In what follows, we will assume a monochromatic illumination and we will be interested in the amplitude distribution of light in the image focal plane of the lens. Three cases will be examined depending on the location of the object by respect to the lens.
Let us consider an plane object of amplitude transmittance to(x,y) located right before a converging lens (see figure IV-4).
We assume that the object is uniformly illuminated with a plane wave of amplitude A at normal incidence. In the plane tangent to the lens side we can write:
The field distribution right after the back of the lens thus becomes:
where, to take into account the finite size of the lens, we define the pupil function:
In order to determine the field distribution at the lens focal plane, we apply the Fresnel diffraction formula with z=f (Eq. III-2) :
By letting aside the constant phase factor exp(jkf) and by replacing U'L(x,y) with its value, we notice that the quadratic phase terms inside the integral are compensating one other:
If the object spatial dimensions are smaller than the lens aperture (see figure IV-5), the factor P(x,y) disappears from the equation (since the field is equal to zero where the object is opaque, and therefore U L (x,y) P(x,y)=UL (x,y) :
We note that the complex amplitude at the focal plane is the Fraunhofer diffraction figure of the incident field in front of the lens; therefore, using a lens allows to observing Fraunhofer diffraction figure at observation distances far smaller than the ones defined in chapter 3 (here, the observation distance is equal to f).
Apart from some multiplying factors in front of the integral, the previous expression (IV-3) is therefore a simple Fourier transform :
The quadratic phase term in front of the FT expresses what we call a “phase curvature”.
Generally, we are interested in If, the intensity distribution called “power angular spectrum” or “spectral energy” of the object:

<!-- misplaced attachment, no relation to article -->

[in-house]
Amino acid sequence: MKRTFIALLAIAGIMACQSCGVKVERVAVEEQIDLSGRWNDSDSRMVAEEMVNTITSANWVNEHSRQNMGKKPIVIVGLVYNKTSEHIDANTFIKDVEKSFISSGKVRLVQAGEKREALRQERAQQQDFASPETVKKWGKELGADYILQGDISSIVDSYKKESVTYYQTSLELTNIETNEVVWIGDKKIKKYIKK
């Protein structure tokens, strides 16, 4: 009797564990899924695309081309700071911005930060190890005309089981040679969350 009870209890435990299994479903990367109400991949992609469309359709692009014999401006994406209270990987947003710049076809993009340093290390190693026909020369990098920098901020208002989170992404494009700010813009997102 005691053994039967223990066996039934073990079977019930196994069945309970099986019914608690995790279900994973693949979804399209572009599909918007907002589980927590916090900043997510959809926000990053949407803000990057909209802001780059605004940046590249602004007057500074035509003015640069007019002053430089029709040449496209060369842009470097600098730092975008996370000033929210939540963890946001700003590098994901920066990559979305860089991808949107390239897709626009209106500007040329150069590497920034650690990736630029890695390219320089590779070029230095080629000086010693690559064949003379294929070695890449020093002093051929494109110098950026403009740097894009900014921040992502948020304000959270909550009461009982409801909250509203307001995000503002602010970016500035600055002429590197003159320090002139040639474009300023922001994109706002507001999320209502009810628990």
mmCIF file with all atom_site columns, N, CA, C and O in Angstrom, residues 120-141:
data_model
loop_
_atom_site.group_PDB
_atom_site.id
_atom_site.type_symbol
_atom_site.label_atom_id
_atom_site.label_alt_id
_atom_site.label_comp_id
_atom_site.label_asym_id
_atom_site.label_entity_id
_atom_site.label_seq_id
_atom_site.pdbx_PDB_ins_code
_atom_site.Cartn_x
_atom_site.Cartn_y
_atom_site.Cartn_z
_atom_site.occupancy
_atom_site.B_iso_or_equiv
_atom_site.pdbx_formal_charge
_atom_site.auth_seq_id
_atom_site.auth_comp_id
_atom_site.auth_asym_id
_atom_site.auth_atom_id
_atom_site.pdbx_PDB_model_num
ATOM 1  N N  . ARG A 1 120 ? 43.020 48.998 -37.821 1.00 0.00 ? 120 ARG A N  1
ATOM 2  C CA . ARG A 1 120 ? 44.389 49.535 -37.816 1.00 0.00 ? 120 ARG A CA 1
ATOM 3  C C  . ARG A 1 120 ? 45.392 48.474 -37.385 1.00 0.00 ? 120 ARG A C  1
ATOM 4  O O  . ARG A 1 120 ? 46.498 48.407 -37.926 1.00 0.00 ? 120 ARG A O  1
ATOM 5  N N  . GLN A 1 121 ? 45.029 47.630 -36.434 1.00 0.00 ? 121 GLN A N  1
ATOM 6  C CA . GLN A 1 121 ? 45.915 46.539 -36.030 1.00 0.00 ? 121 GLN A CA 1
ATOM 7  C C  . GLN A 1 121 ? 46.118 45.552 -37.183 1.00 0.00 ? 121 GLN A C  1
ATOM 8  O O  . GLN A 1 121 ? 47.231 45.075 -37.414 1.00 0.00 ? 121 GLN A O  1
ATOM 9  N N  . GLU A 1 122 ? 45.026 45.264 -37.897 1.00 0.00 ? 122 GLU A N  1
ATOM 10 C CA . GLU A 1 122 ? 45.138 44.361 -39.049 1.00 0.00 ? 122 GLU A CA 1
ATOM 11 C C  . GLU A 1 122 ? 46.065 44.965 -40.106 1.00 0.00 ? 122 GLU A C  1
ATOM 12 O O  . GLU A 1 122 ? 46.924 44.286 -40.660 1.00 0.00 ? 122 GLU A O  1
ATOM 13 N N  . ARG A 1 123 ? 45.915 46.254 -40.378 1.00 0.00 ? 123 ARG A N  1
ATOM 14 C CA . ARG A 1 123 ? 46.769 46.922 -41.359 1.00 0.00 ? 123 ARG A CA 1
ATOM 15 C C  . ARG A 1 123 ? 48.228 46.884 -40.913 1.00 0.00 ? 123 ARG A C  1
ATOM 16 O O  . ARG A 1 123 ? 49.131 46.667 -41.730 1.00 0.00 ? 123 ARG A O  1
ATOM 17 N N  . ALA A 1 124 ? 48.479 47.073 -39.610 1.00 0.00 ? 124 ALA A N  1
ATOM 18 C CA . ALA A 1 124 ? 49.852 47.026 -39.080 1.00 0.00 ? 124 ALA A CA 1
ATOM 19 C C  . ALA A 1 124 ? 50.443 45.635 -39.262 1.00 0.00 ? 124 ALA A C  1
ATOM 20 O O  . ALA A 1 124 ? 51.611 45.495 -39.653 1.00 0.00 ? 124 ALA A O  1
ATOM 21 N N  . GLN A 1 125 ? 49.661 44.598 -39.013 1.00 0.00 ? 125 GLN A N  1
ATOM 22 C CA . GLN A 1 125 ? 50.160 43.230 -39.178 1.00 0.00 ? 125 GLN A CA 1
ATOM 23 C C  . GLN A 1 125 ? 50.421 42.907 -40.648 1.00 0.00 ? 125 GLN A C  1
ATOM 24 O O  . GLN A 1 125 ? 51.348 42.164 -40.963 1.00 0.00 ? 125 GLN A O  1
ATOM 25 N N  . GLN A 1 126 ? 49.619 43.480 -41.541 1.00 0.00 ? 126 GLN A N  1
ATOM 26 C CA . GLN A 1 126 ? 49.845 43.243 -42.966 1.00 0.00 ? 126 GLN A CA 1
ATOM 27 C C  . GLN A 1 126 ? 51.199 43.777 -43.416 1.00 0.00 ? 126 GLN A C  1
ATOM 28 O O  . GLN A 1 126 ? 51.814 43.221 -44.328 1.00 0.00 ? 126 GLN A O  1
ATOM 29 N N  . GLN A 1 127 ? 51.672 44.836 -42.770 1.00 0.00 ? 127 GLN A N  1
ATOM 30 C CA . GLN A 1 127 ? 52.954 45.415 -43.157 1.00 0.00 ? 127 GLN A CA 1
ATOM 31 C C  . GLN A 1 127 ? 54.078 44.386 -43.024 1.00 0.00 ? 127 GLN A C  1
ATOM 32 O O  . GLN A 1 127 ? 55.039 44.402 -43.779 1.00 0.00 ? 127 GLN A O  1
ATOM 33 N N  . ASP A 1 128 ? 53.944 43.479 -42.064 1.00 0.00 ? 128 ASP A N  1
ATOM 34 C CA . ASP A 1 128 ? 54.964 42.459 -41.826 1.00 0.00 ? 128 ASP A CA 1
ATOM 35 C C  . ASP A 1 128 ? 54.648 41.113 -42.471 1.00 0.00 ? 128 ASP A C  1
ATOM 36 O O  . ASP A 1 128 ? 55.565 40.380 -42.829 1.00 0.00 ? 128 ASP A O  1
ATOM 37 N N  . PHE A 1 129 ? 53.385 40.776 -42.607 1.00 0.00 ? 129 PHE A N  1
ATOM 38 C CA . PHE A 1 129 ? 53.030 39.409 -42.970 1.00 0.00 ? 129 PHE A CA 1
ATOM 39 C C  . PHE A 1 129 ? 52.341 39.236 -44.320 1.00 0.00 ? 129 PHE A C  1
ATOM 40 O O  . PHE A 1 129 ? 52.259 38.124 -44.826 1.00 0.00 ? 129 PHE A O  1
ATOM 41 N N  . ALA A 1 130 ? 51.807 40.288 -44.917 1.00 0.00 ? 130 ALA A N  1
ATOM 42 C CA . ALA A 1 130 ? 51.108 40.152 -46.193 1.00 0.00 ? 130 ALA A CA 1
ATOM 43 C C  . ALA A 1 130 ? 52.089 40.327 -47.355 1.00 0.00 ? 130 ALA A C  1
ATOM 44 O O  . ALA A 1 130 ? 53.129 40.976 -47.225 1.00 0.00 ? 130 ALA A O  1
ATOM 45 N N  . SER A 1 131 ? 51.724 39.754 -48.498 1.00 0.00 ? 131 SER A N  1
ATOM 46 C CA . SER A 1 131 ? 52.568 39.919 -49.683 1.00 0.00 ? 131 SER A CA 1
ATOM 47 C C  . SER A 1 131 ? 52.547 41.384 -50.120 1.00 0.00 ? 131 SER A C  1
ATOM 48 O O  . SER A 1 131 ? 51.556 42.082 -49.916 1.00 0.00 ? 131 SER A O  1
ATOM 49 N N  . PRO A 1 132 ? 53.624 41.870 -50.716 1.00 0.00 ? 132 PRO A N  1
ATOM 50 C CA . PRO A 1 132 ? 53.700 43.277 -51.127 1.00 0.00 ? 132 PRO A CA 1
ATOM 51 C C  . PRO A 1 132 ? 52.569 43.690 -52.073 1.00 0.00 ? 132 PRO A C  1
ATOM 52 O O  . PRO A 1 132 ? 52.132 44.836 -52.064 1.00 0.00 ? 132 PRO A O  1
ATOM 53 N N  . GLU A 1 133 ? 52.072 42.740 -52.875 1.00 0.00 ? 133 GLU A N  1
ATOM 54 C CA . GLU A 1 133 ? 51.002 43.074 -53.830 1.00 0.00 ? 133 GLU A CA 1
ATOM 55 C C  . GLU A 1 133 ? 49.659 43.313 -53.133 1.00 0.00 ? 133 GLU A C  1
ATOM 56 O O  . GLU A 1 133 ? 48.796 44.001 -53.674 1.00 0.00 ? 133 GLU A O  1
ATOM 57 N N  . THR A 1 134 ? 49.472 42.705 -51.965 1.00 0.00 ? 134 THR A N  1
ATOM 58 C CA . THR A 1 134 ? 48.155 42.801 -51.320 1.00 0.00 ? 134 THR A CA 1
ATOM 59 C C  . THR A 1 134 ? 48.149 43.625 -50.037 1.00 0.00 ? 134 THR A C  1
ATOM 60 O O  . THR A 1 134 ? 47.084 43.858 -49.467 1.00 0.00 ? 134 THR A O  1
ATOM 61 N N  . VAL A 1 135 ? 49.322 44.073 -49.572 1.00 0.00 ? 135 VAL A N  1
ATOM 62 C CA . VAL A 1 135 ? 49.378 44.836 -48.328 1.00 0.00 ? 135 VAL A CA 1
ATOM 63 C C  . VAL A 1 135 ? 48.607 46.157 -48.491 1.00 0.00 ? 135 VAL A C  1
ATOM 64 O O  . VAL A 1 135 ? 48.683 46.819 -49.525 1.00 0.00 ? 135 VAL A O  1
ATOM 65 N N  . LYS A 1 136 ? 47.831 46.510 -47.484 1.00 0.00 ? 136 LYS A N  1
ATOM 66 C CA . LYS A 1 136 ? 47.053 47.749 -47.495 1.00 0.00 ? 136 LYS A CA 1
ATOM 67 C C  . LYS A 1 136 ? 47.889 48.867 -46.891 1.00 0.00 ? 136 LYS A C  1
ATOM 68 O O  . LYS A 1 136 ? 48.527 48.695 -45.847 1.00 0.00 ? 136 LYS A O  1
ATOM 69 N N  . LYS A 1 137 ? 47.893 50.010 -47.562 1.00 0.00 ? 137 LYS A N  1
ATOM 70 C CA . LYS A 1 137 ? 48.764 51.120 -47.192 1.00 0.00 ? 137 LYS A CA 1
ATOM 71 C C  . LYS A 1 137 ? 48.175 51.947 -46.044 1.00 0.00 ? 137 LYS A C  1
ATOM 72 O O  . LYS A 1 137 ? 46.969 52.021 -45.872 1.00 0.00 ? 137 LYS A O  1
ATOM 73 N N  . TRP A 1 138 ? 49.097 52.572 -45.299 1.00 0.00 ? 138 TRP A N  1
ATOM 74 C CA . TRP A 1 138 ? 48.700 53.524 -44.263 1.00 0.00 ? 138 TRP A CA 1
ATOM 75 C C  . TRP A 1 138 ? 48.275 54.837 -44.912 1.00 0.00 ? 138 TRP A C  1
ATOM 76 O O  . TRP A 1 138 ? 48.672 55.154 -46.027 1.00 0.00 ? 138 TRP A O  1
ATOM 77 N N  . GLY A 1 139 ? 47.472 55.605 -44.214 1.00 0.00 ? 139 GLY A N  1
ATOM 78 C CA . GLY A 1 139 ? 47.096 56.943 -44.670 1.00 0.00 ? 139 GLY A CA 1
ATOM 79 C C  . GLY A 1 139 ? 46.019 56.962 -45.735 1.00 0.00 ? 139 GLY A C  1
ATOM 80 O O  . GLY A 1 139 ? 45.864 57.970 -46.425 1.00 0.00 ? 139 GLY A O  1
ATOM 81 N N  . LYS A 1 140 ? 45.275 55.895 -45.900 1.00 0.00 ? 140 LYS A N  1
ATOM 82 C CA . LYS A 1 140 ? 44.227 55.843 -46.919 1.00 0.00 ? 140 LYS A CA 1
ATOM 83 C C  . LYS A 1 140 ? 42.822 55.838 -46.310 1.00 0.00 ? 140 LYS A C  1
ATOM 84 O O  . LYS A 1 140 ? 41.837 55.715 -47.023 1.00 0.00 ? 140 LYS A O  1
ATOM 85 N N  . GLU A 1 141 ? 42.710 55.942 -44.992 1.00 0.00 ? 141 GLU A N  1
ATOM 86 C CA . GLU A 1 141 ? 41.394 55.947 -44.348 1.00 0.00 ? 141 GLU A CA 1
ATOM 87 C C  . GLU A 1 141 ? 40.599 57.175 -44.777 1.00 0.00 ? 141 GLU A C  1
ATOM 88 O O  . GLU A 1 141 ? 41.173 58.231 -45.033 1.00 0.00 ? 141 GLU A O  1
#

Let us consider an object characterized by it amplitude transmittance t0 (x,y) and located at a distance d in front of the lens (see figure IV-6).
The previous setup is a particular case of this one (for d=0). We assume that the object is uniformly illuminated with a plane wave of amplitude A at normal incidence.
We define : and . We know that the transfer function of the propagation phenomenon allows calculating starting from (Eq. II-12 in the section : Scalar theory of diffraction) :
The lens will be considered in the paraxial approximation, therefore the rays are only slightly inclined with respect to the optical axis: and .
We make a Taylor expansion of the square root in the previous expressions and we obtain:
is a constant phase term that can be omitted in what follows. In addition, we already characterized the propagation of UL (x,y) between a plane located right near the lens and the focal plane. It is described in the previous paragraph (Eq. IV-3):
By applying the propagation transfer function (Eq. IV-4), we obtain:
In the exponent term, we factorize the term 1/(λf)², simplify by λ, and introduce :
Therefore the expression (IV-5) becomes:
By regrouping the exponential functions we find:
We note that a phase factor precedes the FT of the object. This phase factor vanishes for d=f (if the object is placed in the front focal plane of the lens). In that case, the phase quadratic curvature disappears, leading to an exact Fourier transform.
The lens is illuminated with a monochromatic plane wave of amplitude A and at normal incidence (same illumination conditions as in the previous paragraphs). The object is therefore illuminated with a spherical wave converging towards the focal plane of the lens in the image space (see figure IV-7).
Basing ourself on figure IV-8,
A simple calculation done in the geometric optics framework with the paraxial approximation shows that:
the amplitude at the object location is: .
the finite extension of the illuminated area, intersection between the object plane and the light cone can be represented by the effective pupil function: P(xL,yL)=P(xf/d,yf/d).
the spherical wave illuminating the object can be written:
Using those conditions, the complex amplitude Uo(x,y) of the field transmitted by the object can be written:
By applying the Fresnel diffraction formula (Eq. III-2) to go from the object plane to the focal plane (z=d), we find an expression of the amplitude in that latter plane:
By replacing Uo(x,y) (Eq. IV-7) by its value, we notice that the quadratic phase term inside the integral vanishes.
Except for the quadratic phase term in front of the integral, the amplitude distribution at the focal plane is therefore the FT of the object part which is limited by the projection of the lens aperture at the object plane. This result is the same as the one obtained in the case where the object is located right near the lens. However, here, the experimentalist can easily modify the FT scale.
By increasing d, he will increase the FT dimensions until the object gets very near to the lens (d=f) . This property can be useful in spatial filtering applications.